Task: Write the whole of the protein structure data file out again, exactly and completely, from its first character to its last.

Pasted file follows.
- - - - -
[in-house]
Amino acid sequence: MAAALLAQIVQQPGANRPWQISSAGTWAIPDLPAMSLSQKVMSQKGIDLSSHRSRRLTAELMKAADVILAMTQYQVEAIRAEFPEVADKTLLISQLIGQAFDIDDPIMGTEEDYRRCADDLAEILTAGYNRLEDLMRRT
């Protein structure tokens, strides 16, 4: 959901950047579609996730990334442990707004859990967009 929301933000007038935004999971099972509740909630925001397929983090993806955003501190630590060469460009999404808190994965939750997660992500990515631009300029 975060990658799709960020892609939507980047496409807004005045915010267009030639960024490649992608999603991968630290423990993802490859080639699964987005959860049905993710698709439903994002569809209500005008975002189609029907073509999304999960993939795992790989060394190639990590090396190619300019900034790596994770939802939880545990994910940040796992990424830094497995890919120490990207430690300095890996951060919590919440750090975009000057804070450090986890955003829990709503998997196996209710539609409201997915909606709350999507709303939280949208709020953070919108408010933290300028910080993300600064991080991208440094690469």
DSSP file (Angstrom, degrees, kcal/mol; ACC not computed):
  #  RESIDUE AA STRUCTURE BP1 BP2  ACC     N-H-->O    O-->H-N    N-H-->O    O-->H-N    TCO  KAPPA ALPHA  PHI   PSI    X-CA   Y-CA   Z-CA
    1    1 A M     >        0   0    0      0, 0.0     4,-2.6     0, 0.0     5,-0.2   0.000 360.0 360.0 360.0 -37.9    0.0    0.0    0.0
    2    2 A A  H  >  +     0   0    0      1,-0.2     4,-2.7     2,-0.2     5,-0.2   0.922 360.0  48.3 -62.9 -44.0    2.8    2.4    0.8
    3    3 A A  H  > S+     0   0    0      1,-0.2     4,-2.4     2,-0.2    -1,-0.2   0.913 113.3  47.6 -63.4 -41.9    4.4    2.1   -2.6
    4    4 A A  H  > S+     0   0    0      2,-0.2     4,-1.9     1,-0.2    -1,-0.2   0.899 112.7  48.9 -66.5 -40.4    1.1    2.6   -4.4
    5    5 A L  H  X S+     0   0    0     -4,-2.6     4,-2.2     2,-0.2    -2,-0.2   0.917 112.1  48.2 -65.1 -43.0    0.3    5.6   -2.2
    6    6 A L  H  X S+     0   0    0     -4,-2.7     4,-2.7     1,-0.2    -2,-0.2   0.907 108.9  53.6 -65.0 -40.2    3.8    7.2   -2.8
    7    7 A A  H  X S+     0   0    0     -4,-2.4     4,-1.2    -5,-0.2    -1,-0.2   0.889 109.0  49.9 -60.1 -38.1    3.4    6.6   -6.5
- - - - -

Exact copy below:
[in-house]
Amino acid sequence: MAAALLAQIVQQPGANRPWQISSAGTWAIPDLPAMSLSQKVMSQKGIDLSSHRSRRLTAELMKAADVILAMTQYQVEAIRAEFPEVADKTLLISQLIGQAFDIDDPIMGTEEDYRRCADDLAEILTAGYNRLEDLMRRT
């Protein structure tokens, strides 16, 4: 959901950047579609996730990334442990707004859990967009 929301933000007038935004999971099972509740909630925001397929983090993806955003501190630590060469460009999404808190994965939750997660992500990515631009300029 975060990658799709960020892609939507980047496409807004005045915010267009030639960024490649992608999603991968630290423990993802490859080639699964987005959860049905993710698709439903994002569809209500005008975002189609029907073509999304999960993939795992790989060394190639990590090396190619300019900034790596994770939802939880545990994910940040796992990424830094497995890919120490990207430690300095890996951060919590919440750090975009000057804070450090986890955003829990709503998997196996209710539609409201997915909606709350999507709303939280949208709020953070919108408010933290300028910080993300600064991080991208440094690469």
DSSP file (Angstrom, degrees, kcal/mol; ACC not computed):
  #  RESIDUE AA STRUCTURE BP1 BP2  ACC     N-H-->O    O-->H-N    N-H-->O    O-->H-N    TCO  KAPPA ALPHA  PHI   PSI    X-CA   Y-CA   Z-CA
    1    1 A M     >        0   0    0      0, 0.0     4,-2.6     0, 0.0     5,-0.2   0.000 360.0 360.0 360.0 -37.9    0.0    0.0    0.0
    2    2 A A  H  >  +     0   0    0      1,-0.2     4,-2.7     2,-0.2     5,-0.2   0.922 360.0  48.3 -62.9 -44.0    2.8    2.4    0.8
    3    3 A A  H  > S+     0   0    0      1,-0.2     4,-2.4     2,-0.2    -1,-0.2   0.913 113.3  47.6 -63.4 -41.9    4.4    2.1   -2.6
    4    4 A A  H  > S+     0   0    0      2,-0.2     4,-1.9     1,-0.2    -1,-0.2   0.899 112.7  48.9 -66.5 -40.4    1.1    2.6   -4.4
    5    5 A L  H  X S+     0   0    0     -4,-2.6     4,-2.2     2,-0.2    -2,-0.2   0.917 112.1  48.2 -65.1 -43.0    0.3    5.6   -2.2
    6    6 A L  H  X S+     0   0    0     -4,-2.7     4,-2.7     1,-0.2    -2,-0.2   0.907 108.9  53.6 -65.0 -40.2    3.8    7.2   -2.8
    7    7 A A  H  X S+     0   0    0     -4,-2.4     4,-1.2    -5,-0.2    -1,-0.2   0.889 109.0  49.9 -60.1 -38.1    3.4    6.6   -6.5